Fabliau is the singular, and fabliaux the plural, and a fabliau is clearly and simply defined by Larry Benson in his introduction to the Riverside Chaucer:
"A fabliau is a brief comic tale in verse, usually scurrilous and often scatological or obscene. The style is simple, vigorous, and straightforward; the time is the present, and the settings real, familiar places; the characters are ordinary sorts… the plots are realistically motivated tricks and ruses. The fabliaux thus present a lively image of everyday life among the middle and lower classes. Yet that representation only seems real… the plots, convincing though they seem, frequently involve incredible degrees of gullibility in the victims and of ingenuity and sexual appetite in the trickster-heroes and -heroines.
(The Riverside Chaucer, p. 7.)
Fabliaux was primarily a French genre, and many examples still survive; there are very few fabliaux from Chaucer’s time written in English.
The Tales of the Miller, Reeve, Shipman, Summoner and Cook are all fabliaux, and many of the other tales, including the Merchant and the Wife of Bath, demonstrate the influence of the genre. Further reading in fabliaux might included Guèrin's Bèrenger of the Long Arse and the fabliaux of Marie de France, who seemed to parody her own writings in courtly love by writing fabliaux about the deceptive nature of women.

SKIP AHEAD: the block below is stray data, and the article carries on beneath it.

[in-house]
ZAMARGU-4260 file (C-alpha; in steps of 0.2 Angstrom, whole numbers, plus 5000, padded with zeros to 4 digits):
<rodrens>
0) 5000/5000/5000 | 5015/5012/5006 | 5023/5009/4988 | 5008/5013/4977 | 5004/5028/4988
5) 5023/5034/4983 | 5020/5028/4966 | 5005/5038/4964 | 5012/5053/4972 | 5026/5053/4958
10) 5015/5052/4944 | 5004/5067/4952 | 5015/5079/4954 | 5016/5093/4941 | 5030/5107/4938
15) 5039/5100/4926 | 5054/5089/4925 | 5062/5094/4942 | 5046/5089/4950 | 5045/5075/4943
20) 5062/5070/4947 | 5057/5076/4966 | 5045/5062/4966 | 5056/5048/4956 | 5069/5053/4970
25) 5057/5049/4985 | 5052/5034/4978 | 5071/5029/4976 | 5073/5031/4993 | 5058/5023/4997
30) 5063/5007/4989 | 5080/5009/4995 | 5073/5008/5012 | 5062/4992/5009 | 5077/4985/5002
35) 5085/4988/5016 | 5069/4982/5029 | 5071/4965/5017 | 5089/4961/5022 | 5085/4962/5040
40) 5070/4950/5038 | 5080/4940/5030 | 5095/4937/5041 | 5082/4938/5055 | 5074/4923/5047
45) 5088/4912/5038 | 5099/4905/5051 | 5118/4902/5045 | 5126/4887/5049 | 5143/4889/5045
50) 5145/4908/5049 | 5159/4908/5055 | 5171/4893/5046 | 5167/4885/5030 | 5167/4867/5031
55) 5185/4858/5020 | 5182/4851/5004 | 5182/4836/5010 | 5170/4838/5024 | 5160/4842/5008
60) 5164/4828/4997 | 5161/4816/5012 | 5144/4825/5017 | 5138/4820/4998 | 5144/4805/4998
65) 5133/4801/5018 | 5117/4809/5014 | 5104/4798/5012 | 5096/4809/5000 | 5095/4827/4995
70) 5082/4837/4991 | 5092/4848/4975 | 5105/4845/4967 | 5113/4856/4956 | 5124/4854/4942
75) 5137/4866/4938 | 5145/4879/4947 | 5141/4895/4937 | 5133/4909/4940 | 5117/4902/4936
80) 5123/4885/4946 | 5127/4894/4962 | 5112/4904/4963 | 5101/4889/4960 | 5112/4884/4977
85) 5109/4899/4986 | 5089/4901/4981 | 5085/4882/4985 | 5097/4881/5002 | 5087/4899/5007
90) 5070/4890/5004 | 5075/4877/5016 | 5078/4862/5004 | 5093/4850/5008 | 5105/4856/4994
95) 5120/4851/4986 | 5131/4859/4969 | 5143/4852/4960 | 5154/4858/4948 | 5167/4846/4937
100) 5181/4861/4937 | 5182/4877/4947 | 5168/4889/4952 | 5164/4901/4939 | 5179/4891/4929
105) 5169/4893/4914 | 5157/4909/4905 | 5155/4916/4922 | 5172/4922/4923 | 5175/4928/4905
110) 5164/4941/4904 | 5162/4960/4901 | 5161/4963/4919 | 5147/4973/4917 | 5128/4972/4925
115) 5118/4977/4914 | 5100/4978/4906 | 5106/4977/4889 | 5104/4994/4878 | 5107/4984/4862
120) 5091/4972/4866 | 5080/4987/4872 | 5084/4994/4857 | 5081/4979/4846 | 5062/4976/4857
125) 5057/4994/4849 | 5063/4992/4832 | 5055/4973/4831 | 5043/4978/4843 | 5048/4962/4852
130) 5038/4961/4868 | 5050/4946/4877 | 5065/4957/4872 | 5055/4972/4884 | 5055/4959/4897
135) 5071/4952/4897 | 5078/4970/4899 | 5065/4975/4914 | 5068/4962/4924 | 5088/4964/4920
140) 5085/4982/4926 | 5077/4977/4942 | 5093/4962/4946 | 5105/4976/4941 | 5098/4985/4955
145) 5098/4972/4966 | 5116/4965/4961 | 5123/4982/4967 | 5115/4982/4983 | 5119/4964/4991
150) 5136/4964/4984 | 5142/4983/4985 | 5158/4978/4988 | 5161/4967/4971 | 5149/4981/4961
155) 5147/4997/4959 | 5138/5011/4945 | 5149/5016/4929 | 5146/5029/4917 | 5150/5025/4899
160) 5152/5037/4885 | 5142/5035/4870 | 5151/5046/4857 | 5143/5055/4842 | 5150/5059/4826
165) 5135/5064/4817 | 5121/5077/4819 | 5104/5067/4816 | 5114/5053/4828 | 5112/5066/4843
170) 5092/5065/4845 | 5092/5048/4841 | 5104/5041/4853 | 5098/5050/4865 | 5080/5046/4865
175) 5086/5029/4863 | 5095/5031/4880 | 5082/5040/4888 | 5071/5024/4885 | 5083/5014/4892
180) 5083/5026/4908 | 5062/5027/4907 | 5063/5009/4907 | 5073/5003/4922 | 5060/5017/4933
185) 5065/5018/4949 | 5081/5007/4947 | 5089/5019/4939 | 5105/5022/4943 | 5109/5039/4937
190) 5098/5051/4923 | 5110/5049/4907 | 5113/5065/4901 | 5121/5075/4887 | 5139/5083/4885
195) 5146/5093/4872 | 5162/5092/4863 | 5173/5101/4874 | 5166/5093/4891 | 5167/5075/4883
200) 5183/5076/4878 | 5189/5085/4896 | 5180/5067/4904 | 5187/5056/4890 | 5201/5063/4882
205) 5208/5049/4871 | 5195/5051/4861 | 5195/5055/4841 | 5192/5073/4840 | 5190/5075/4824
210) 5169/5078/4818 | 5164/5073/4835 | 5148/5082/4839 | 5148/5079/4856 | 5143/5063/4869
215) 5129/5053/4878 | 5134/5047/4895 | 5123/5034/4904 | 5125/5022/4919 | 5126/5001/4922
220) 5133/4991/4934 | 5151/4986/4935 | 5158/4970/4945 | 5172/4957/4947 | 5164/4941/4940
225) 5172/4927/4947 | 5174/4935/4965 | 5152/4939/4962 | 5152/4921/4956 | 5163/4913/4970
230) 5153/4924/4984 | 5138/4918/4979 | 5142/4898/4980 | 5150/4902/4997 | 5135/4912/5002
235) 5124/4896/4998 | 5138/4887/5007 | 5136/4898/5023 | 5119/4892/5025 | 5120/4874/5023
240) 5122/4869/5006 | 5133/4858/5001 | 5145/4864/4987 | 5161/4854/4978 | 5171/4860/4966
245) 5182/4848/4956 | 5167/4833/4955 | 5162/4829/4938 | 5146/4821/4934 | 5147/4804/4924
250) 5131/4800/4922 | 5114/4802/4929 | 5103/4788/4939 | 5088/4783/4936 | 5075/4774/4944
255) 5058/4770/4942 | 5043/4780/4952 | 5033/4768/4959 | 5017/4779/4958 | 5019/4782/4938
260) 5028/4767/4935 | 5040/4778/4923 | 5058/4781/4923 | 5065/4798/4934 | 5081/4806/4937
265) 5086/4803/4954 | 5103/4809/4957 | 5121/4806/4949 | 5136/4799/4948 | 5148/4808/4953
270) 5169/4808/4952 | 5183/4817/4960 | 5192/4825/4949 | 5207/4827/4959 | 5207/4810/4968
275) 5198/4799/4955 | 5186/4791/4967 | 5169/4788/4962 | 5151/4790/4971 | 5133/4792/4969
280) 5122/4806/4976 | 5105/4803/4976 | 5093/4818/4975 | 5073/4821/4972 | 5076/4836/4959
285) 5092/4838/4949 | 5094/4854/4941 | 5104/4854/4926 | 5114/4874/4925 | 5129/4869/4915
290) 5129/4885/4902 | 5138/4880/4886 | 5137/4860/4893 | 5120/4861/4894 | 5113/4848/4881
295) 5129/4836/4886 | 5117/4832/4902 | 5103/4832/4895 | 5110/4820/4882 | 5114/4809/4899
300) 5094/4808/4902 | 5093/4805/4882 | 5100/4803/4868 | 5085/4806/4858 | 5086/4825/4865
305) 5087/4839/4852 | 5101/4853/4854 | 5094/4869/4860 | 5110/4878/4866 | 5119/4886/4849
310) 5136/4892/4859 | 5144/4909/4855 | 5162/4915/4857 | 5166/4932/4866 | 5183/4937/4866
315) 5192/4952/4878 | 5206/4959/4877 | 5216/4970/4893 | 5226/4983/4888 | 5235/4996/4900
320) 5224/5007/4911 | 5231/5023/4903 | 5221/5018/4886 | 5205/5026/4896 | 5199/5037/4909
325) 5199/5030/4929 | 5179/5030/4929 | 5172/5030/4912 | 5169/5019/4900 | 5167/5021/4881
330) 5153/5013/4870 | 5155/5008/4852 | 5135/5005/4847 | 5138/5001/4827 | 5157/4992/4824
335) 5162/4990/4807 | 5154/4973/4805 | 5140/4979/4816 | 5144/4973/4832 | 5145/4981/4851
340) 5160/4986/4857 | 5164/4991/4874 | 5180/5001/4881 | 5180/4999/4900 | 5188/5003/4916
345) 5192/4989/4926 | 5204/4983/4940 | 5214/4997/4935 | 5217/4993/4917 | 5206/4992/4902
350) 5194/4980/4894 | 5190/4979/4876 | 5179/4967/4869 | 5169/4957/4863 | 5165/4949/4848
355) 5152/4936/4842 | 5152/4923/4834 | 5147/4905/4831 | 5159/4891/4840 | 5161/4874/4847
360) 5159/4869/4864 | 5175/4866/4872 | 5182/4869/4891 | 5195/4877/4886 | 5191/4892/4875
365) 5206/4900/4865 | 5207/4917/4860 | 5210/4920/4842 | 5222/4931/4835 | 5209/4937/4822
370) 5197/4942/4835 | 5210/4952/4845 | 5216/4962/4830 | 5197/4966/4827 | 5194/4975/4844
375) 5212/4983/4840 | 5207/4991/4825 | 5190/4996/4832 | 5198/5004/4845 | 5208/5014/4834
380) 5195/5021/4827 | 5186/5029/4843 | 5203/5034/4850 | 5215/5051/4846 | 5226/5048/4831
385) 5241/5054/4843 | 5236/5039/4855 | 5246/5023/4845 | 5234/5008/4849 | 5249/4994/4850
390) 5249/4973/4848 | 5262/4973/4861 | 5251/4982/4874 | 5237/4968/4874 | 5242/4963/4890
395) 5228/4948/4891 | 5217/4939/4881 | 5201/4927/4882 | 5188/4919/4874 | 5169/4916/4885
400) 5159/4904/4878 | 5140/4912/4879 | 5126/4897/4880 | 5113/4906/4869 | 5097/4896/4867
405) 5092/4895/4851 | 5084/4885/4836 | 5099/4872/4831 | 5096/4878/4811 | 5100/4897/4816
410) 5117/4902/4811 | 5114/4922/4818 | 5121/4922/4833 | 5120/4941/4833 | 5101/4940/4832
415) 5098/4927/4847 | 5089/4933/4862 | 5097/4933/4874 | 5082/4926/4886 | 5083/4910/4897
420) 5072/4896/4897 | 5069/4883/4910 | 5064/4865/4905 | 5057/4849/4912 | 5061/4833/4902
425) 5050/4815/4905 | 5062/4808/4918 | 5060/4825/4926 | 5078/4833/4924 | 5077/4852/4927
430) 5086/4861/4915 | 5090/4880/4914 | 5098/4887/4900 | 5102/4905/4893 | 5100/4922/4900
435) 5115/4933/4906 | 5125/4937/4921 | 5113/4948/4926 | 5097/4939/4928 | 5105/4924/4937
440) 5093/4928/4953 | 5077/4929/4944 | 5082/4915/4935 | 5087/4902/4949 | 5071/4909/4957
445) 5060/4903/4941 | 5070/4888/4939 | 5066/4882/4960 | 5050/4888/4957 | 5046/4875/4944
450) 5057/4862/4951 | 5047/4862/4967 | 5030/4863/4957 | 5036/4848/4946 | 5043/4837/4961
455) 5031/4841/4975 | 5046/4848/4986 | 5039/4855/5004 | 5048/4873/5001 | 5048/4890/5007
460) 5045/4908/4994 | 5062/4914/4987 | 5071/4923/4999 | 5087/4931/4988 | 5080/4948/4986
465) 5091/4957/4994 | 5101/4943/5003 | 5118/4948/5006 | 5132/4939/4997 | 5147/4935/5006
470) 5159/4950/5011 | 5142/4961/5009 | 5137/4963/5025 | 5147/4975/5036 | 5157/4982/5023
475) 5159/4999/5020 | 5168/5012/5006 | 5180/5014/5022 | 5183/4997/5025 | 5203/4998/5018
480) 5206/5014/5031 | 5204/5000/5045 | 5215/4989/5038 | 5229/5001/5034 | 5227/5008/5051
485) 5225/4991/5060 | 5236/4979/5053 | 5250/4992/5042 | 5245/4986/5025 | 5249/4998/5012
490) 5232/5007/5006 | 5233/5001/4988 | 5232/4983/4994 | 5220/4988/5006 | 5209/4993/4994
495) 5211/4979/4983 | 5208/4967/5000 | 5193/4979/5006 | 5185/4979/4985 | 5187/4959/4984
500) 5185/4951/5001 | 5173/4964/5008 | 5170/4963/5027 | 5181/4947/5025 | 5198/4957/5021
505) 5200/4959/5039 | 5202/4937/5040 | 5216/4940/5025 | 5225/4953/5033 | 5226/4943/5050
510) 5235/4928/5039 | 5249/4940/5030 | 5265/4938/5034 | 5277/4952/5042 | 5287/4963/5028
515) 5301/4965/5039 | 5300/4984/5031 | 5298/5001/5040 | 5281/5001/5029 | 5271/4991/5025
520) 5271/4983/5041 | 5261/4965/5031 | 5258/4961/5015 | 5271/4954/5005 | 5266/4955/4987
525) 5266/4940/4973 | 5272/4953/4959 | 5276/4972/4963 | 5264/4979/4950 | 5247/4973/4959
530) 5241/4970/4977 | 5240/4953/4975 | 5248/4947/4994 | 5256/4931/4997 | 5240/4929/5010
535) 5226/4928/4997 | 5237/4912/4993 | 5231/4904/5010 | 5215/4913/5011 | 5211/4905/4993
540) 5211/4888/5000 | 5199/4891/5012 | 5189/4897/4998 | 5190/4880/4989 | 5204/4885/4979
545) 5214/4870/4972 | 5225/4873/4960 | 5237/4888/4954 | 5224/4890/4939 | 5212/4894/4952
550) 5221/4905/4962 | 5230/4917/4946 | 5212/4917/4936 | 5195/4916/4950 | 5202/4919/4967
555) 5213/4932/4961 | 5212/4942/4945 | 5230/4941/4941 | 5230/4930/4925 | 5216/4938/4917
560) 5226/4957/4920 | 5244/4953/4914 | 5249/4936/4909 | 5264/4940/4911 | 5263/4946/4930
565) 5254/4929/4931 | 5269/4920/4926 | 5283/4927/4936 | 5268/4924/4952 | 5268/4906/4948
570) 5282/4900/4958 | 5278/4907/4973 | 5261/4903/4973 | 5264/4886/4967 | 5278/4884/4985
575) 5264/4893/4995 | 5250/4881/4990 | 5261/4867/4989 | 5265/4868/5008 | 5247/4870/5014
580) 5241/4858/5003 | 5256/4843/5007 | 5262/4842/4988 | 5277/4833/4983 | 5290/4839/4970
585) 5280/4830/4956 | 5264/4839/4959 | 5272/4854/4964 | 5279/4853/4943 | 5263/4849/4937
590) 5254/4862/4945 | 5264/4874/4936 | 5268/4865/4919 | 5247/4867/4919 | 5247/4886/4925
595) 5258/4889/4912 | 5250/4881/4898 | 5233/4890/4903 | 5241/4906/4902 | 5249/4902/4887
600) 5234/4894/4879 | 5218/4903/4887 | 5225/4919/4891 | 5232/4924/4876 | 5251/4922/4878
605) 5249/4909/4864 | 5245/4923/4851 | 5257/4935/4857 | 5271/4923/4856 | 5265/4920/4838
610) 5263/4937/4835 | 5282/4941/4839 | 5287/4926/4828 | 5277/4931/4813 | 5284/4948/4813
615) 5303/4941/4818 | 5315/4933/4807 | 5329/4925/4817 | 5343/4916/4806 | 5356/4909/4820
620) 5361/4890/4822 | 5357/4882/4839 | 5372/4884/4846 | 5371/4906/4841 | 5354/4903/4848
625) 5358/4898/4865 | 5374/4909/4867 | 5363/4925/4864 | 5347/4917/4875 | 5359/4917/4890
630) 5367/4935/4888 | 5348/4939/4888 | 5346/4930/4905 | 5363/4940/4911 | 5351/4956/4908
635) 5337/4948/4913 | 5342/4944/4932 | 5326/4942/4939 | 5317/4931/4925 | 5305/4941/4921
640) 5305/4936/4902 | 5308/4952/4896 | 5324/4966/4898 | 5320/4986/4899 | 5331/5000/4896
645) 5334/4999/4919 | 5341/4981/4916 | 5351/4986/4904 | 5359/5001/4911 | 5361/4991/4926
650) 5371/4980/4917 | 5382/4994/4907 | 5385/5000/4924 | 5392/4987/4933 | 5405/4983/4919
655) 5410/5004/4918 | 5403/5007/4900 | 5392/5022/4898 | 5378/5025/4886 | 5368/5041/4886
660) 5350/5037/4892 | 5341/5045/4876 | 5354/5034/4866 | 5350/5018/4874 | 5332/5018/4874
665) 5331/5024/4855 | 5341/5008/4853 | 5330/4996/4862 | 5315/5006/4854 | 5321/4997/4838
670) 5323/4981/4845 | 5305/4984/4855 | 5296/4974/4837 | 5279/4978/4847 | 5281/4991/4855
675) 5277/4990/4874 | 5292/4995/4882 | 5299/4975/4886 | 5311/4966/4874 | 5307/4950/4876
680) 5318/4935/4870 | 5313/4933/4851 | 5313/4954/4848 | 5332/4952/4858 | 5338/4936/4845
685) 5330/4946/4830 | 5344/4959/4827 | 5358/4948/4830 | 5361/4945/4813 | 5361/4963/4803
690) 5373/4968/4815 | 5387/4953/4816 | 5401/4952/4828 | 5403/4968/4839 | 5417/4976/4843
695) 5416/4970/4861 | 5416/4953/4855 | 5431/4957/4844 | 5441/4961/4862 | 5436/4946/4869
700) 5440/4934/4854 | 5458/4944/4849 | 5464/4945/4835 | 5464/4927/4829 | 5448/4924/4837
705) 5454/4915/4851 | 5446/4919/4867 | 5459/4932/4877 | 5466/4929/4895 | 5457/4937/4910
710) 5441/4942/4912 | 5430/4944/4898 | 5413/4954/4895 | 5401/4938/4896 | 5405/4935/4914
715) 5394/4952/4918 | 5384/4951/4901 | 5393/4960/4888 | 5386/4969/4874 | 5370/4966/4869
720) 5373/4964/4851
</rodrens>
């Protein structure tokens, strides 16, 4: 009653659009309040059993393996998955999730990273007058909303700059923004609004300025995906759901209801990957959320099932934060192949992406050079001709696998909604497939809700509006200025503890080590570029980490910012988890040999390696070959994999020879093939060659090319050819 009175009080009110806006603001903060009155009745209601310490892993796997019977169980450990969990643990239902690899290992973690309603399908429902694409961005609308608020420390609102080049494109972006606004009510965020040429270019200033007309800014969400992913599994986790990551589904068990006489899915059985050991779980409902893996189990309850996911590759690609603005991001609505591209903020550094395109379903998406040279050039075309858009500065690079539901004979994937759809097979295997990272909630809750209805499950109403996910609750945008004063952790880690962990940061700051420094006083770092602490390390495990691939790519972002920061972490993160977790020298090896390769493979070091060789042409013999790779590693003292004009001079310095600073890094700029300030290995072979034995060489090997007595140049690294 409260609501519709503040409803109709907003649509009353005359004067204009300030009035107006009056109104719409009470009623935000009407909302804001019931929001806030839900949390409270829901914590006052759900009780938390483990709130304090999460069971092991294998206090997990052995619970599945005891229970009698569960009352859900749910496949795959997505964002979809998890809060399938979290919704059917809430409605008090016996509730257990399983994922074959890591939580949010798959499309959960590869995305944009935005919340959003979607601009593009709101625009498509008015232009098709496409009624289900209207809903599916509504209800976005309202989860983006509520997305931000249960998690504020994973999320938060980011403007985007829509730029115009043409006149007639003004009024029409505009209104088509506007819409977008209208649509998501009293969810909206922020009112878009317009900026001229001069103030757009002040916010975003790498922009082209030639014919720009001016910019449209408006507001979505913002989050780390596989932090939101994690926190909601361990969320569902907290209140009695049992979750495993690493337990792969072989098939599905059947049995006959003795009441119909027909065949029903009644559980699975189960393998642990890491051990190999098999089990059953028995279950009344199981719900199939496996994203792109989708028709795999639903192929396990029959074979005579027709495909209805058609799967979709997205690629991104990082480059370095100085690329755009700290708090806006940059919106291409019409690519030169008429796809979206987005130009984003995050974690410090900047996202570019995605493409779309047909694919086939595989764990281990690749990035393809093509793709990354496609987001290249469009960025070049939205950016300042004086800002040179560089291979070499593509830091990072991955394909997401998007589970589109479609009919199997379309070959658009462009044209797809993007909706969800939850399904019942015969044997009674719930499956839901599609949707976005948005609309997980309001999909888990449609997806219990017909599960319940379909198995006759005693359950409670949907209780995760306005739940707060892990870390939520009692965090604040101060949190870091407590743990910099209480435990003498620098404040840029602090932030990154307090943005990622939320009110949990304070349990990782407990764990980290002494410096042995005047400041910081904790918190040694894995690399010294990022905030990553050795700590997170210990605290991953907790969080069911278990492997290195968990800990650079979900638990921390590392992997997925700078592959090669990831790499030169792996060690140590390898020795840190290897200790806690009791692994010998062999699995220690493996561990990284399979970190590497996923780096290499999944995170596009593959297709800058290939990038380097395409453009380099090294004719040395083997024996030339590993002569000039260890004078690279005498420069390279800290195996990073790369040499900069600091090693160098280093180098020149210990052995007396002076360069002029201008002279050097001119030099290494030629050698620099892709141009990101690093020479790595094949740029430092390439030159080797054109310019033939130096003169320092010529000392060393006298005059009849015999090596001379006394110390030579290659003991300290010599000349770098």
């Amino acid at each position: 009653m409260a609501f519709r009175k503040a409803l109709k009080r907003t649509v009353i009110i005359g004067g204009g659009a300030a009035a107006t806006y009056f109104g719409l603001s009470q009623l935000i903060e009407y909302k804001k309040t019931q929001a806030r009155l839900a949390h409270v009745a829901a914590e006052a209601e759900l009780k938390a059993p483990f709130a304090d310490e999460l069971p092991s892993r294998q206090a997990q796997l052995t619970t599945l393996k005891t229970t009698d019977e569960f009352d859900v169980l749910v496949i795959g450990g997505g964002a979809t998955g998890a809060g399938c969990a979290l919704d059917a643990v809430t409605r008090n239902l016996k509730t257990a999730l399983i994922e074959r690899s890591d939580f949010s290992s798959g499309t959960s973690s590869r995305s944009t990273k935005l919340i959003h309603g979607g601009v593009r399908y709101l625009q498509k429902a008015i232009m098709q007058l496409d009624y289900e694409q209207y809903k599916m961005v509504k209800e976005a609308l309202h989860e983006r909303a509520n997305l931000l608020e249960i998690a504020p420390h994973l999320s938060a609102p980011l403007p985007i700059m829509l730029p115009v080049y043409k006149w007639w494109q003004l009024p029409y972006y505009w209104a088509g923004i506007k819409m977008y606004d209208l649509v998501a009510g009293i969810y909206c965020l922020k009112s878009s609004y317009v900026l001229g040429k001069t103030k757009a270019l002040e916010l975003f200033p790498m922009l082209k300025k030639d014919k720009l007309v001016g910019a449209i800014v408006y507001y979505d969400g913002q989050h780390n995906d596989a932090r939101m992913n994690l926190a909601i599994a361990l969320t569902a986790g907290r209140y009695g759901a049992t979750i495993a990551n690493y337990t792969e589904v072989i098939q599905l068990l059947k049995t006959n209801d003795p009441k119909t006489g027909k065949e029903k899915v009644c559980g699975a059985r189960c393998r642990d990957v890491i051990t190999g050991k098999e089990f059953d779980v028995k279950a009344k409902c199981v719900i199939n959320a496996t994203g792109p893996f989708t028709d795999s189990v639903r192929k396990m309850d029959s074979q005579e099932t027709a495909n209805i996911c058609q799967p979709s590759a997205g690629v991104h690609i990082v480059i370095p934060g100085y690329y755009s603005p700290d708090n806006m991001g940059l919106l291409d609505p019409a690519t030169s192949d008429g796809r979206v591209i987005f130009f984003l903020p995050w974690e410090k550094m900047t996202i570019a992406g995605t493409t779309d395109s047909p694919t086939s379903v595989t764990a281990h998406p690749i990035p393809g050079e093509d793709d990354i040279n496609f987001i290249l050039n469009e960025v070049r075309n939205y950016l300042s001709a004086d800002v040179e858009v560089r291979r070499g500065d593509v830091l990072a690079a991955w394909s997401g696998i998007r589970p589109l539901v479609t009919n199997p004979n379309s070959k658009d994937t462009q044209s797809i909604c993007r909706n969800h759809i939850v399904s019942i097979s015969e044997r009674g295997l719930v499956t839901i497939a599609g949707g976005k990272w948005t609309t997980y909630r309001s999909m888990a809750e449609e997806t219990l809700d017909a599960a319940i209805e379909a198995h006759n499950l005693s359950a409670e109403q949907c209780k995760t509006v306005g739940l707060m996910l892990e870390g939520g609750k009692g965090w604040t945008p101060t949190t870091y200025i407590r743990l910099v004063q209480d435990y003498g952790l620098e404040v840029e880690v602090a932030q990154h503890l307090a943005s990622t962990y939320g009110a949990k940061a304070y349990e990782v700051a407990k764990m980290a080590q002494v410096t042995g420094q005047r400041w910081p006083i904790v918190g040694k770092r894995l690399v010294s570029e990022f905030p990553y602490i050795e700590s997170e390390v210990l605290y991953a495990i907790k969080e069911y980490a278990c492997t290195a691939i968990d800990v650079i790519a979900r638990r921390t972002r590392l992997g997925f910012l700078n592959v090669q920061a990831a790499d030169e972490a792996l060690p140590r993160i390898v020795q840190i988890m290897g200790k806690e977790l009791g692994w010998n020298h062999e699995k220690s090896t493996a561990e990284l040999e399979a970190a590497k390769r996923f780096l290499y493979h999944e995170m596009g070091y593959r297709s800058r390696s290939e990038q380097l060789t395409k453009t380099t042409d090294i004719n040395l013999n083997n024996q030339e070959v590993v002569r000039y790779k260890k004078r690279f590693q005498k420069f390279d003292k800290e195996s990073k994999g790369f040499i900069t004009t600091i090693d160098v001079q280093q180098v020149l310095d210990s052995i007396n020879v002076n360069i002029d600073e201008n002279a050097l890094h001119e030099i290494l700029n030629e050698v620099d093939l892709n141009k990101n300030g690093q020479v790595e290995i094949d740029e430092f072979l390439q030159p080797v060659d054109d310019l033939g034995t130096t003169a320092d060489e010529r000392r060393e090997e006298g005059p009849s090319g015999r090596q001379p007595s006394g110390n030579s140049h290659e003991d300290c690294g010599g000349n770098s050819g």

Characteristic of the fabliaux genre is its dangerousness and irreverence, often twinned in Chaucer with an almost-blasphemy:
"The cuckoldings, beatings, and elaborate practical jokes that are the main concern of the fabliaux are distributed in accord with a code of "fabliau justice," which does not always coincide with conventional morality: greed, hypocrisy, and pride are invariably punished, but so too are old age, mere slow-wittedness, and, most frequently, the presumption of a husband, especially an old one, who attempts to guard his wife's chastity… The fabliau, in short, is delightfully subversive - a light-hearted thumbing of the nose at the dictates of religion, the solid virtues of the citizenry, and the idealistic pretensions of the aristocracy and its courtly literature, which the fabliaux frequently parody, though just as frequently they parody lower-class attempts to adopt courtly behavior."
(The Riverside Chaucer, p. 8.)